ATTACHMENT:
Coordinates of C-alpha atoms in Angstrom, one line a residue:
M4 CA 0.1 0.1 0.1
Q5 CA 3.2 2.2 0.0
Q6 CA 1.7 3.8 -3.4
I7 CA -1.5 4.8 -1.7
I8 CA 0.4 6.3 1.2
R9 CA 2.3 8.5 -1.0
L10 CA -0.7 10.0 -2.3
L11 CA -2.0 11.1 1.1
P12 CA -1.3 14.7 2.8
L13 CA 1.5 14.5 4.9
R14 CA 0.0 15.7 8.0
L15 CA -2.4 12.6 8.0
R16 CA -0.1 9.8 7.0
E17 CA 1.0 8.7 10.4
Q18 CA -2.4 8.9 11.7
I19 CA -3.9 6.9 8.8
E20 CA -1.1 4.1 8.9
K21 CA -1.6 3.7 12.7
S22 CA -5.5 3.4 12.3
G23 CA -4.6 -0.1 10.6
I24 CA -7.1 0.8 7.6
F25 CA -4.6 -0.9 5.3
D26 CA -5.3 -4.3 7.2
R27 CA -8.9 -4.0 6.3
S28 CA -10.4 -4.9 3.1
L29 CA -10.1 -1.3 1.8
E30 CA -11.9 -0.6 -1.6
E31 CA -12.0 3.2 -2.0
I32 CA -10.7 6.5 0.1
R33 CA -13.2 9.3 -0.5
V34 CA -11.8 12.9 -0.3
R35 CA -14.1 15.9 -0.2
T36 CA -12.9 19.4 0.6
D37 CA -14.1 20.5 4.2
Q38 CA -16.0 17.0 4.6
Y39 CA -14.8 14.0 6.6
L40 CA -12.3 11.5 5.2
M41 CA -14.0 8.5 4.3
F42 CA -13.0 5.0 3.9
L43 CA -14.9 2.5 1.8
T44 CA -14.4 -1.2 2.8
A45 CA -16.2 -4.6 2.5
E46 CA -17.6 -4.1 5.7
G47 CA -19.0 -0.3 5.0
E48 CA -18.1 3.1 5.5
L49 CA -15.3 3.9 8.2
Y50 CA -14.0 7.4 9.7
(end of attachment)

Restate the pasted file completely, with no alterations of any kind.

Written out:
Coordinates of C-alpha atoms in Angstrom, one line a residue:
M4 CA 0.1 0.1 0.1
Q5 CA 3.2 2.2 0.0
Q6 CA 1.7 3.8 -3.4
I7 CA -1.5 4.8 -1.7
I8 CA 0.4 6.3 1.2
R9 CA 2.3 8.5 -1.0
L10 CA -0.7 10.0 -2.3
L11 CA -2.0 11.1 1.1
P12 CA -1.3 14.7 2.8
L13 CA 1.5 14.5 4.9
R14 CA 0.0 15.7 8.0
L15 CA -2.4 12.6 8.0
R16 CA -0.1 9.8 7.0
E17 CA 1.0 8.7 10.4
Q18 CA -2.4 8.9 11.7
I19 CA -3.9 6.9 8.8
E20 CA -1.1 4.1 8.9
K21 CA -1.6 3.7 12.7
S22 CA -5.5 3.4 12.3
G23 CA -4.6 -0.1 10.6
I24 CA -7.1 0.8 7.6
F25 CA -4.6 -0.9 5.3
D26 CA -5.3 -4.3 7.2
R27 CA -8.9 -4.0 6.3
S28 CA -10.4 -4.9 3.1
L29 CA -10.1 -1.3 1.8
E30 CA -11.9 -0.6 -1.6
E31 CA -12.0 3.2 -2.0
I32 CA -10.7 6.5 0.1
R33 CA -13.2 9.3 -0.5
V34 CA -11.8 12.9 -0.3
R35 CA -14.1 15.9 -0.2
T36 CA -12.9 19.4 0.6
D37 CA -14.1 20.5 4.2
Q38 CA -16.0 17.0 4.6
Y39 CA -14.8 14.0 6.6
L40 CA -12.3 11.5 5.2
M41 CA -14.0 8.5 4.3
F42 CA -13.0 5.0 3.9
L43 CA -14.9 2.5 1.8
T44 CA -14.4 -1.2 2.8
A45 CA -16.2 -4.6 2.5
E46 CA -17.6 -4.1 5.7
G47 CA -19.0 -0.3 5.0
E48 CA -18.1 3.1 5.5
L49 CA -15.3 3.9 8.2
Y50 CA -14.0 7.4 9.7